I'm creating directories through a python module. Some kinds of directories require certain restrictive access permissions to be set. The module will be used through scripts; and the scripts can be run either by users or by a server (as root).
I want to avoid the situation where I create a directory, try to change its permissions and catch an OSError exception because I don't have sufficient privileges. Instead of trying to clean up a mess after it occurs, it will be much more robust for my application to prevent the problem in the first place. My hope is that there is some way of determining whether the user running the script has group privileges before actually trying to use them.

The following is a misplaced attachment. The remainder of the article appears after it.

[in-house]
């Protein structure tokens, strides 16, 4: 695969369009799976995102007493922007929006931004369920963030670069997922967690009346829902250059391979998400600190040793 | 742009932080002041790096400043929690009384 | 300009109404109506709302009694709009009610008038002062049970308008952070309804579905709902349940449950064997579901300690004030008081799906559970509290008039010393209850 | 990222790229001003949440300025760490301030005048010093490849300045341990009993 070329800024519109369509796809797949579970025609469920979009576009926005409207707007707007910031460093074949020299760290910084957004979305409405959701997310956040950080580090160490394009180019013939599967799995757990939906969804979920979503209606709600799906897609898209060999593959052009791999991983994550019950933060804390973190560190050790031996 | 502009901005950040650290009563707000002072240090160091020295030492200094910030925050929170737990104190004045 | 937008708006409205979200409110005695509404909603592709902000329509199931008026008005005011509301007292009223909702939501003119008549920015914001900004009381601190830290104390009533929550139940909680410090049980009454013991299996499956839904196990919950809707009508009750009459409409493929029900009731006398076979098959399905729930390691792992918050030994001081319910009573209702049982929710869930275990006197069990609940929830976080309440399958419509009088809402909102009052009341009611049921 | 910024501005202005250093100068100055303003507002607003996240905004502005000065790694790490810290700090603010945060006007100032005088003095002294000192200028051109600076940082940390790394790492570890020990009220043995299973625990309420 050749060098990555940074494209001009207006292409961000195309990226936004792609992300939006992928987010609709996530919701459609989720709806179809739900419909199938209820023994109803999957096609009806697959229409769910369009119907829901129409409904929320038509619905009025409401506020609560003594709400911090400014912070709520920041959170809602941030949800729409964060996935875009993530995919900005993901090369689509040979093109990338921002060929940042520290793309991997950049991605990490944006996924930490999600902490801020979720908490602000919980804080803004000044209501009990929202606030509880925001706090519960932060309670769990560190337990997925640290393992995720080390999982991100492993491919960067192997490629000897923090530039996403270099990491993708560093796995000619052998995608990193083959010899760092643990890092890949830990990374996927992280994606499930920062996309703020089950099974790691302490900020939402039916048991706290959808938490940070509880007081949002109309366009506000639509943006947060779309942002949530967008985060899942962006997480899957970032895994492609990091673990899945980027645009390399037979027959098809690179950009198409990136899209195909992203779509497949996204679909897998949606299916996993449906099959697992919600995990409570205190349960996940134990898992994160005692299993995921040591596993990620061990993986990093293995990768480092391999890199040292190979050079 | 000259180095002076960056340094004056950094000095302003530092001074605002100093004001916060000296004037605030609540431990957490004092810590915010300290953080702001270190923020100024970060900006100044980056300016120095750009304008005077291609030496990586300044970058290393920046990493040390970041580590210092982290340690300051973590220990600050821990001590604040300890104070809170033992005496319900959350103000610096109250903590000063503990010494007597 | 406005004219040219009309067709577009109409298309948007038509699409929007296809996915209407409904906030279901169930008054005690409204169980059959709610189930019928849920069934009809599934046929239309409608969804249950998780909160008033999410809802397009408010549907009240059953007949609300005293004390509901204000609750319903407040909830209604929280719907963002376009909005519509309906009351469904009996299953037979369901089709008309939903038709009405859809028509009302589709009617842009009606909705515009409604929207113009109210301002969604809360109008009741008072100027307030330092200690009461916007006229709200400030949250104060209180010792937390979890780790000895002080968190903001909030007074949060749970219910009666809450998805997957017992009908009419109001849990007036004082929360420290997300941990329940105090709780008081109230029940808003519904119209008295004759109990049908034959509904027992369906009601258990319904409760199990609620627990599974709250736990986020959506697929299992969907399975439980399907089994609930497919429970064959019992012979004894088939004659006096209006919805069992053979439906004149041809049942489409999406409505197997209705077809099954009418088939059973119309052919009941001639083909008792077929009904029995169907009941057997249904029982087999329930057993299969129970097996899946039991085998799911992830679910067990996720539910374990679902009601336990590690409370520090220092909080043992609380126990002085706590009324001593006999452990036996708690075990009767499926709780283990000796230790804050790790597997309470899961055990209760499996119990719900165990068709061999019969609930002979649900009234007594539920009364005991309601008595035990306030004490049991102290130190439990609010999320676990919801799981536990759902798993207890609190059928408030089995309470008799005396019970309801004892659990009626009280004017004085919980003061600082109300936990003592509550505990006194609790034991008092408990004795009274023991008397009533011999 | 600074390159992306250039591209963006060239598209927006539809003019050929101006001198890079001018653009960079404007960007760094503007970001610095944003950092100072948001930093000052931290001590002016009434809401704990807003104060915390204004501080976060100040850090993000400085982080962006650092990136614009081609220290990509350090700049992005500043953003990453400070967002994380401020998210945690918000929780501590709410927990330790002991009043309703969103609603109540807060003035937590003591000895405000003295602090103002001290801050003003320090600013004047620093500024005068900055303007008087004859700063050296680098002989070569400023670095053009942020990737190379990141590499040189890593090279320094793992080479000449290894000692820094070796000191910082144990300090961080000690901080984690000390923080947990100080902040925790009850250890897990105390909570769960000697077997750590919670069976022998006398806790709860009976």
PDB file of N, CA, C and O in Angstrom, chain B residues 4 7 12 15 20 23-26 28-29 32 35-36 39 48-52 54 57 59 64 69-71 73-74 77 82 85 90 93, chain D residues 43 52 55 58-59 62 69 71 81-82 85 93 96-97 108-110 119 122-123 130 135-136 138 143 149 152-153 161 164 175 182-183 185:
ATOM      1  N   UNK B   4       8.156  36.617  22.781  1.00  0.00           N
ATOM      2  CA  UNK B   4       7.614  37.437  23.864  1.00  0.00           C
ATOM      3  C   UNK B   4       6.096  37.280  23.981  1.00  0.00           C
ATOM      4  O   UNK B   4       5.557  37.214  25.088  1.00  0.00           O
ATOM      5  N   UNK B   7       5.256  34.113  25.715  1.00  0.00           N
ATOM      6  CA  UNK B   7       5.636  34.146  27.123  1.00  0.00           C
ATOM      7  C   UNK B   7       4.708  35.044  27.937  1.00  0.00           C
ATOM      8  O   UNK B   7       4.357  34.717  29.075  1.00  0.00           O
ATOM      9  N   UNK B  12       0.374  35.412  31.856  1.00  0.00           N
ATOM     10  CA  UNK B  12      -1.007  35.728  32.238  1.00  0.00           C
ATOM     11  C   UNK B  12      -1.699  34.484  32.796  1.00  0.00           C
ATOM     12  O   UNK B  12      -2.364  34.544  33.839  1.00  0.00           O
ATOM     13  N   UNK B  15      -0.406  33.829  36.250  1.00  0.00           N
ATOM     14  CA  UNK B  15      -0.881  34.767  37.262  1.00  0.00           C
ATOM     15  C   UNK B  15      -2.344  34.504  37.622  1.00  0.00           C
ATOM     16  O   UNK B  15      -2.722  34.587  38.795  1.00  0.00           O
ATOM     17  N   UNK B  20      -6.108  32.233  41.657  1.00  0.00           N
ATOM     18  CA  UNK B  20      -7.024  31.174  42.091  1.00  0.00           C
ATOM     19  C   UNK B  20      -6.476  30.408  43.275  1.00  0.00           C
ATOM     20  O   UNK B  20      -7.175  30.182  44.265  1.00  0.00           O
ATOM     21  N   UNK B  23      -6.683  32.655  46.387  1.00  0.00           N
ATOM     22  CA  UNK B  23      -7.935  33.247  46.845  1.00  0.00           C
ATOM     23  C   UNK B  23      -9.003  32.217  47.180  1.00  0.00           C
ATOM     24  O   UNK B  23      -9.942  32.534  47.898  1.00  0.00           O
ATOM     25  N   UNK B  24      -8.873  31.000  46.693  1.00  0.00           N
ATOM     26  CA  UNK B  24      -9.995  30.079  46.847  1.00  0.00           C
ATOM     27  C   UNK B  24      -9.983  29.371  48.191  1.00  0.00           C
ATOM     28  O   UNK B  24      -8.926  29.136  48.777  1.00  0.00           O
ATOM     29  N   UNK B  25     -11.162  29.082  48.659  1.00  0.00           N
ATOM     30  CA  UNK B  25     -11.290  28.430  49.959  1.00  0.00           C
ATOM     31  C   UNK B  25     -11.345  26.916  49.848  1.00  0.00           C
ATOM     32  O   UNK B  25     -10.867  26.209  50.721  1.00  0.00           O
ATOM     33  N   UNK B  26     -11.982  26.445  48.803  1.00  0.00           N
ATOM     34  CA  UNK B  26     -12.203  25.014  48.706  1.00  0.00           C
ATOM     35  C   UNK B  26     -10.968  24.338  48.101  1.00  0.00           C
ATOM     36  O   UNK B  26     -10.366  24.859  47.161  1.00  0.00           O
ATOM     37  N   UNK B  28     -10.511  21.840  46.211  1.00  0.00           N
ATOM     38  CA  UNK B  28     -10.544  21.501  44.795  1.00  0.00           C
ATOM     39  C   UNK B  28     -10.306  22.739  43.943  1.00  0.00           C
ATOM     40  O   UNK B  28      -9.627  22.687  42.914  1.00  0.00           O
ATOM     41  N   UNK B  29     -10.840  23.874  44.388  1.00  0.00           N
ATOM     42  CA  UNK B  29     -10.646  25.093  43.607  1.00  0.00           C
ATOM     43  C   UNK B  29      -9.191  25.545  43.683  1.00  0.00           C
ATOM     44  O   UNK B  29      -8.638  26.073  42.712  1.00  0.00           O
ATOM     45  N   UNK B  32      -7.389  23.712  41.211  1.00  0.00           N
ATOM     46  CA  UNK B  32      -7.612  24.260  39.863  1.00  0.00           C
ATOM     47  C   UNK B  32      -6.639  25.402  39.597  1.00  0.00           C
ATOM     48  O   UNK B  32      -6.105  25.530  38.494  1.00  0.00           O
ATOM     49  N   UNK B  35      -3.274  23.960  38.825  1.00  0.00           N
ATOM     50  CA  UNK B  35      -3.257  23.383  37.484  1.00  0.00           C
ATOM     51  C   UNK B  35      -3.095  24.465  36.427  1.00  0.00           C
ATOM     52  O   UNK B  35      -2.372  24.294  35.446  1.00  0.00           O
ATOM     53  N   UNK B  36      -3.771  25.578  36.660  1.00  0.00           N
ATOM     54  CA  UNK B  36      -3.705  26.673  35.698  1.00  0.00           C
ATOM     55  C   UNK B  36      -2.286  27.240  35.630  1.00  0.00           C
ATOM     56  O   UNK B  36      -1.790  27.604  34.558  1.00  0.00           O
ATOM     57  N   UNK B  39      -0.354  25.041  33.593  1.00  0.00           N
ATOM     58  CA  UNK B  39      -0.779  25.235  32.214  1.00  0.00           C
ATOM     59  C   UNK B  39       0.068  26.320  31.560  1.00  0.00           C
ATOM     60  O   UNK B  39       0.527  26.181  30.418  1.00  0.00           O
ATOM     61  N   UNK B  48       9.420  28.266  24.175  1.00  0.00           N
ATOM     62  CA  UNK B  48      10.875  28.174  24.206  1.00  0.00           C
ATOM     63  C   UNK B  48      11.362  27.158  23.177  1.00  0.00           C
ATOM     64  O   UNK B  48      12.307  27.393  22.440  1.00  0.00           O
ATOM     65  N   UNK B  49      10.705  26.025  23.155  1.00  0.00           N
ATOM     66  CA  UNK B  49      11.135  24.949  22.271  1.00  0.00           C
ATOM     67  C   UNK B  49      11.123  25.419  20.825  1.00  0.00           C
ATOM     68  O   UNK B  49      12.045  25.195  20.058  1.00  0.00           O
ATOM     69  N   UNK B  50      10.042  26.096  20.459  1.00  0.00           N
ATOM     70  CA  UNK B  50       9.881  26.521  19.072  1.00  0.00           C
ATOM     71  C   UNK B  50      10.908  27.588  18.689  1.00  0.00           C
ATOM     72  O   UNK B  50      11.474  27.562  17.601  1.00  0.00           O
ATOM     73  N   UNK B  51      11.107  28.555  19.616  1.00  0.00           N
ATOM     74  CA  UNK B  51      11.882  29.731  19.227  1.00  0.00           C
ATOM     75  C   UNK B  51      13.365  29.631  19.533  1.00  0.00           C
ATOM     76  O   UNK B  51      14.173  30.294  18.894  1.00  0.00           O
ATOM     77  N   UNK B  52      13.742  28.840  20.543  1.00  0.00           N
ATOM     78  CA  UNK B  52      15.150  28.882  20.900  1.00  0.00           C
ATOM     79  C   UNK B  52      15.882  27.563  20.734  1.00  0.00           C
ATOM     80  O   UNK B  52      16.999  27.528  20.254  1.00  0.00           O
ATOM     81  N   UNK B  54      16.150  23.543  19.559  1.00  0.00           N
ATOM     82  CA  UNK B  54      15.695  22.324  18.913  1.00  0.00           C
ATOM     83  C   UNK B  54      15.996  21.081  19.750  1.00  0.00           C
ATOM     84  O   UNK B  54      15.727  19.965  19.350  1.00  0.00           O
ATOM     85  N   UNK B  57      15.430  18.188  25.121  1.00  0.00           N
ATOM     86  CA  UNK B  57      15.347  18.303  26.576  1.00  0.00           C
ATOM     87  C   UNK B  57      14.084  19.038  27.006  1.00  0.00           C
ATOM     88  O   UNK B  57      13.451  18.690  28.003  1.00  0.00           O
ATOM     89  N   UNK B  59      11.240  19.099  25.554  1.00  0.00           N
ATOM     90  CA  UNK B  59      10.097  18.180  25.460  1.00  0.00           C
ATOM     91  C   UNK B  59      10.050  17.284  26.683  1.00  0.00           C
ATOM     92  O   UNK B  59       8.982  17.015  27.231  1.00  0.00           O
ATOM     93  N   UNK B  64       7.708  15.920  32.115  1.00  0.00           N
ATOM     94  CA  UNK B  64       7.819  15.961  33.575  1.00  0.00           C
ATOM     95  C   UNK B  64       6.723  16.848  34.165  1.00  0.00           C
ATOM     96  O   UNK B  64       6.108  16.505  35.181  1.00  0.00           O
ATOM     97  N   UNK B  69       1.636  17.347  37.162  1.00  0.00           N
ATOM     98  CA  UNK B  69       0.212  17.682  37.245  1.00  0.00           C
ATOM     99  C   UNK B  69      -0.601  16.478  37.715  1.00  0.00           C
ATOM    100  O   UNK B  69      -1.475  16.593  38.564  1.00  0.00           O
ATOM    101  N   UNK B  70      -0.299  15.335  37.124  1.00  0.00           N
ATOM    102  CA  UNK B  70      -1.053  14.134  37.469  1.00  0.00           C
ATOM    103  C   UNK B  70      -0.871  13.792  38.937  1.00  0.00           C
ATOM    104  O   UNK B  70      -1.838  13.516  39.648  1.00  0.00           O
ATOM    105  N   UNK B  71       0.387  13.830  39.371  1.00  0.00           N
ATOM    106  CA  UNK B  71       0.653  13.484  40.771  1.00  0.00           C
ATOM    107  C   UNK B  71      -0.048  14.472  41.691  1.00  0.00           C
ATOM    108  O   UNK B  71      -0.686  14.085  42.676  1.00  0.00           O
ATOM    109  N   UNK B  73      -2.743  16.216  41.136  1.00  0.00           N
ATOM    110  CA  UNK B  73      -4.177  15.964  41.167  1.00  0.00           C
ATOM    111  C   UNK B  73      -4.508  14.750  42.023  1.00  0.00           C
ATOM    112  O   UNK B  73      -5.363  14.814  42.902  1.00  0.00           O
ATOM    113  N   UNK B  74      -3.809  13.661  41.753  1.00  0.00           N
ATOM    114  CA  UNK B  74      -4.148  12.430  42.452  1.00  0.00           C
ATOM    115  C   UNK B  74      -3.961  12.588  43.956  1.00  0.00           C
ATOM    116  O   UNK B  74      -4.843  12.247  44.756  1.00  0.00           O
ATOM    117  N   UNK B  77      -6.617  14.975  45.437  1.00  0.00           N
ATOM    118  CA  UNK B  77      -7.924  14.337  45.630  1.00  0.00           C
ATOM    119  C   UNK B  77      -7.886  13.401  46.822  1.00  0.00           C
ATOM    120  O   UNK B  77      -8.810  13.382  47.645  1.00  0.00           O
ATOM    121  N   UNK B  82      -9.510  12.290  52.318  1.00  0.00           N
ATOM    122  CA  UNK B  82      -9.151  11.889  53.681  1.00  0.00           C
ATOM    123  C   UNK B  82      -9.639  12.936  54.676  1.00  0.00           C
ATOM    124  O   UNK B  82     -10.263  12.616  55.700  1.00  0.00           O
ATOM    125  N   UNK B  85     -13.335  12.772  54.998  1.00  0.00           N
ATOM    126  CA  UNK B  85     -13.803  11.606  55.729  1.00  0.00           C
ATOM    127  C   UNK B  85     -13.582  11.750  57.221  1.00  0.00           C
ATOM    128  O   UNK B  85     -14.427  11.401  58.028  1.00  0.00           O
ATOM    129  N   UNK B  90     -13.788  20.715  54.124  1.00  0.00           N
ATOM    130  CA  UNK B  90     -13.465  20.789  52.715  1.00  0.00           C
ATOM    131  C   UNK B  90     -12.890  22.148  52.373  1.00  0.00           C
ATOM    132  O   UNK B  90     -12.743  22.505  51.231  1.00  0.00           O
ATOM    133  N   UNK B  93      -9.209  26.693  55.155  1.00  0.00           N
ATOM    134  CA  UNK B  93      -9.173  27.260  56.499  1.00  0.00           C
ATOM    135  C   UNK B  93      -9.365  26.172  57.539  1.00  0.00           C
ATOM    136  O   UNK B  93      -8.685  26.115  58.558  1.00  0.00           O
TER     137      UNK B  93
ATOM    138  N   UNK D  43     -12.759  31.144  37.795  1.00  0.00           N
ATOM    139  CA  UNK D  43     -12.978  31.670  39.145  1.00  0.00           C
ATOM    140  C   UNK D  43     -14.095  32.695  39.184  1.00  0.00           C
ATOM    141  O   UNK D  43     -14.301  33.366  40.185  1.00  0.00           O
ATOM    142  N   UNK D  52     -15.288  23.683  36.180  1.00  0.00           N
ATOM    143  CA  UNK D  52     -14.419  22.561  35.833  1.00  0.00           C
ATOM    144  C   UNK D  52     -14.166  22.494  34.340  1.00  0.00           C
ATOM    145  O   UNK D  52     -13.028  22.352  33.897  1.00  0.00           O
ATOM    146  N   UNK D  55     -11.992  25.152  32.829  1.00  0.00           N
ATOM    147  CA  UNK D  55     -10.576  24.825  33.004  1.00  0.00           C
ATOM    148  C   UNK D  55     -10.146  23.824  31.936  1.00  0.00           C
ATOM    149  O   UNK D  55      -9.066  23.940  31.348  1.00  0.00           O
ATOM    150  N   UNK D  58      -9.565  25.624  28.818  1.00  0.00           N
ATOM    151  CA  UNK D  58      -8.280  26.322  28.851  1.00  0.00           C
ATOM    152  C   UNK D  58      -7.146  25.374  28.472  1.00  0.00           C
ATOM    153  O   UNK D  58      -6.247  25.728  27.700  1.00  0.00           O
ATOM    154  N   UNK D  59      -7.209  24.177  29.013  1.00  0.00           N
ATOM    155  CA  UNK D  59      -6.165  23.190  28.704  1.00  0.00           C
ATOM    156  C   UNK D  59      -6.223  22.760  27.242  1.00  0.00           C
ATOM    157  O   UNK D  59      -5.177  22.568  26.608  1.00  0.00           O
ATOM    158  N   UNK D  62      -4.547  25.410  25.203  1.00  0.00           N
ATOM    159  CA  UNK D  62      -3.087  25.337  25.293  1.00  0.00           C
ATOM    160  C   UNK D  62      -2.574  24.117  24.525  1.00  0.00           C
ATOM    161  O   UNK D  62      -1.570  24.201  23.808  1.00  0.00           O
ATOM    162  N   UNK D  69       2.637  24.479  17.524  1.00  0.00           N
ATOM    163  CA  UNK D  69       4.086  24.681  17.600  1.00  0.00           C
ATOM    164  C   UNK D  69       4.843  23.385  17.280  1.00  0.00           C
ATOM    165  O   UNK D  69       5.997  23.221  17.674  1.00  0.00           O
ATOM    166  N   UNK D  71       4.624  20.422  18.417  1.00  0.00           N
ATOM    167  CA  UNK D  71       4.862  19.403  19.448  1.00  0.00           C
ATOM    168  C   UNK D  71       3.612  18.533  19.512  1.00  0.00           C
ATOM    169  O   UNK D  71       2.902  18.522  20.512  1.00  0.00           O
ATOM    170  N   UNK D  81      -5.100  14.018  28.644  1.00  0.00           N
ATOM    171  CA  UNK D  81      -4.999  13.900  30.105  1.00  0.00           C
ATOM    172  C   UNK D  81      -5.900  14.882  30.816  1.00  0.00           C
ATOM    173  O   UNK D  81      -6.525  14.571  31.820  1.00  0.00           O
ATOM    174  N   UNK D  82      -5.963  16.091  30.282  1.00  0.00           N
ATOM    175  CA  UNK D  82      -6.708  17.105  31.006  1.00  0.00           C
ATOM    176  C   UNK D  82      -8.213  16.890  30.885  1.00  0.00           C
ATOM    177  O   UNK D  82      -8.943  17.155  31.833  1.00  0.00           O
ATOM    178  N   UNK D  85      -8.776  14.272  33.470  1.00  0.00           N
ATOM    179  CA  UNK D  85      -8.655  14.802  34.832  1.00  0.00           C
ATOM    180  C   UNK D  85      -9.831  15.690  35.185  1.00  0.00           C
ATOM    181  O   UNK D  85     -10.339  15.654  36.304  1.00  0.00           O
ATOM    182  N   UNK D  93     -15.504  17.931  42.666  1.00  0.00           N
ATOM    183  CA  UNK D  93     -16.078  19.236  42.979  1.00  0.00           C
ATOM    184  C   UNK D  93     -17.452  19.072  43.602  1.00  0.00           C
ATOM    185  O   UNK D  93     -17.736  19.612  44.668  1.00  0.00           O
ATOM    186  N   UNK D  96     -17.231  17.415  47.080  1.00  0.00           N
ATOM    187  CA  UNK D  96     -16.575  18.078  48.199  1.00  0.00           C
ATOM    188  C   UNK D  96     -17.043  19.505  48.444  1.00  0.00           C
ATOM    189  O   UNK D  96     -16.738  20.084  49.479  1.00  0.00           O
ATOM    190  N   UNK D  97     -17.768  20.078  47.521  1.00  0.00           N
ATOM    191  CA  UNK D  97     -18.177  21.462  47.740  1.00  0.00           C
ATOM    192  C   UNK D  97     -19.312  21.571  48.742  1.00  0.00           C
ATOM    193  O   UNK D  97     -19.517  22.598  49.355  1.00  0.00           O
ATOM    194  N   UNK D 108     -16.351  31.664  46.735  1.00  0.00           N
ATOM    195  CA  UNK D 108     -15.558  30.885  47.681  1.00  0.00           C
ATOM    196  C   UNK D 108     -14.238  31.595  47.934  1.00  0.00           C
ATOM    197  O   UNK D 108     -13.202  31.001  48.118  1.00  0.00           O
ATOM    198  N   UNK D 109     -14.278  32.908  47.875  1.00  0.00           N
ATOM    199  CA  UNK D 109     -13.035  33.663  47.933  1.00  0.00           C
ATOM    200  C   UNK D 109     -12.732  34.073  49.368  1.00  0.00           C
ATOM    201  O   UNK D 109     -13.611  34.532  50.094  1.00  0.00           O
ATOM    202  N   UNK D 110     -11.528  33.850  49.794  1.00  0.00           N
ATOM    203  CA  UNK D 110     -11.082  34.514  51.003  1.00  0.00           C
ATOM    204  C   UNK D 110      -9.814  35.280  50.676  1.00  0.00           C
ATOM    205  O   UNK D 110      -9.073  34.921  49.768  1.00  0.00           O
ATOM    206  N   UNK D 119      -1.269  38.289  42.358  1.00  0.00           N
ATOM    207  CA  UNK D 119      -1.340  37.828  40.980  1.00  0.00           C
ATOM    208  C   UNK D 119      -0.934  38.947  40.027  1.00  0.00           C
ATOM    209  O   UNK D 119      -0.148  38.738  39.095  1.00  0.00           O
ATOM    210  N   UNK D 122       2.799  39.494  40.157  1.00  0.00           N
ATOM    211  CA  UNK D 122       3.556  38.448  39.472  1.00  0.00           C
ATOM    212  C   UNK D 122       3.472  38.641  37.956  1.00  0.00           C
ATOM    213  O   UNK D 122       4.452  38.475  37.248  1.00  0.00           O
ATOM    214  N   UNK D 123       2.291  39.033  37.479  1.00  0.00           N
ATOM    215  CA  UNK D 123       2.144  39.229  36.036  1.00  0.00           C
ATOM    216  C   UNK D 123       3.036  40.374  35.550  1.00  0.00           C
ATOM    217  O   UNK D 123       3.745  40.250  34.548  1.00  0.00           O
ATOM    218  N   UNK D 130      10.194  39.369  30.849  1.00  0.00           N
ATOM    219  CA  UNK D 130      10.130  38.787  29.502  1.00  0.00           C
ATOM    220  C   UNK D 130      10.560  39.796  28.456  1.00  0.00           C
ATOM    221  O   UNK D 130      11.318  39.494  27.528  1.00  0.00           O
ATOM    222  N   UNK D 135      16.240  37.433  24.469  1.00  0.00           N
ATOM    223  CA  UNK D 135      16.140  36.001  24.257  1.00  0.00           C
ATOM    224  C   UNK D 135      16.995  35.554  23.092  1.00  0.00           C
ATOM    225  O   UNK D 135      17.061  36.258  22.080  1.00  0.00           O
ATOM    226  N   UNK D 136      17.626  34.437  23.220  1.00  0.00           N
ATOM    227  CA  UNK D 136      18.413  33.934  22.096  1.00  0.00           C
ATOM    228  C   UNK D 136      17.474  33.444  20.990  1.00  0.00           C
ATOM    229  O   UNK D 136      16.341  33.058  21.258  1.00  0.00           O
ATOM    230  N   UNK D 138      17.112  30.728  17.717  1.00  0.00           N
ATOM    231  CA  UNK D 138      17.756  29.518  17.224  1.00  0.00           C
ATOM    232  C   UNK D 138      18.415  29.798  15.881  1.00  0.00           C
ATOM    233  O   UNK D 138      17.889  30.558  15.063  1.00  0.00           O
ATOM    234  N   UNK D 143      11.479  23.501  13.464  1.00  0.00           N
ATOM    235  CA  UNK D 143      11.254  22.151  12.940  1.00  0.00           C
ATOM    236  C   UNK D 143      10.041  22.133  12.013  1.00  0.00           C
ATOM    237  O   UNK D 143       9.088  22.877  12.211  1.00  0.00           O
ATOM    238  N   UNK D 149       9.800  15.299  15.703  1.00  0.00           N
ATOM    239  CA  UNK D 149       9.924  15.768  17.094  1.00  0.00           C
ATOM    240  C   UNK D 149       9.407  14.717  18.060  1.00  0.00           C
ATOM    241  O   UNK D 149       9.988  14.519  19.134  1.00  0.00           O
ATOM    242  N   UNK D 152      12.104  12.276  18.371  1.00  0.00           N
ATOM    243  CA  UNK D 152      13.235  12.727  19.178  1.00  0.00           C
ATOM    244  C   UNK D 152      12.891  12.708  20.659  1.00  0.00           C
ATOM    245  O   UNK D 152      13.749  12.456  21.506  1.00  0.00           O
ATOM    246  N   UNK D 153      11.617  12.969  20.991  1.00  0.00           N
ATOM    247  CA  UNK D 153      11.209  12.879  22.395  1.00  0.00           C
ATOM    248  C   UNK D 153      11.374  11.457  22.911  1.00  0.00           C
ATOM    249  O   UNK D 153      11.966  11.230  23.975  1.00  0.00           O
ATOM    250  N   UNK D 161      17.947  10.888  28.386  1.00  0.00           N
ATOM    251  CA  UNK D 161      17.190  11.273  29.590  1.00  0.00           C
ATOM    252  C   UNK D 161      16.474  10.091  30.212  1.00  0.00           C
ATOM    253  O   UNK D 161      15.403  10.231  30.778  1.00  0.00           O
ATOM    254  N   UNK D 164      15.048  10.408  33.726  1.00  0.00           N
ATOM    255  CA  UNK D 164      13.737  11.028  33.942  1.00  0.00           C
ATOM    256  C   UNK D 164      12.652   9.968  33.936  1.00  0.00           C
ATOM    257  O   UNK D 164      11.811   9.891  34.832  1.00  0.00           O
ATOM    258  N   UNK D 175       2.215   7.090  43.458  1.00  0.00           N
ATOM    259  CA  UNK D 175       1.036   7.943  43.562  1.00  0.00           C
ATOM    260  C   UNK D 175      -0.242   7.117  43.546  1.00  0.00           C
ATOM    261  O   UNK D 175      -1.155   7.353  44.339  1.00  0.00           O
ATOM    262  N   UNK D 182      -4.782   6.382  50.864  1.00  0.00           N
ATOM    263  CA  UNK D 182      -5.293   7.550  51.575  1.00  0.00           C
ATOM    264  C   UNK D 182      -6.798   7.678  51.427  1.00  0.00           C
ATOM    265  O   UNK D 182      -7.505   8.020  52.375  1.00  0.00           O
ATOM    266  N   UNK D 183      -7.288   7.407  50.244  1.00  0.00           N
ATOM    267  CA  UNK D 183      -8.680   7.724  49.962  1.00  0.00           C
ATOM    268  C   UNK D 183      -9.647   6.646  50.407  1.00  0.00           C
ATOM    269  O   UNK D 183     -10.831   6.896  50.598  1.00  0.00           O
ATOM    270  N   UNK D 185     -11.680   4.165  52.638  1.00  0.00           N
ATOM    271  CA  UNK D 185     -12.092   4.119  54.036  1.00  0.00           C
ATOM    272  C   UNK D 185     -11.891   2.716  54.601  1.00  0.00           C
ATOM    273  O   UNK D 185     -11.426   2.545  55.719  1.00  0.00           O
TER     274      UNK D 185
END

For a "normal" user, I can do something like this:
import os import grp mygroups = [grp.getgrgid(x).gr_name for x in os.getgroups()]
Then, if mygroups does not contain the groups I need it to contain, I can gracefully exit.
But this doesn't work for the root user, who does have permissions but is probably not a member of the groups in question. I'm not clear whether there are any exceptions other than root, so I hesitate to simply write an exception that covers only the root user id.
Is there a robust way in python 2.x to check whether the current user has certain group permissions (to change access permissions and ownership of directories) without actually attempting to use those permissions (throwing an OSError)?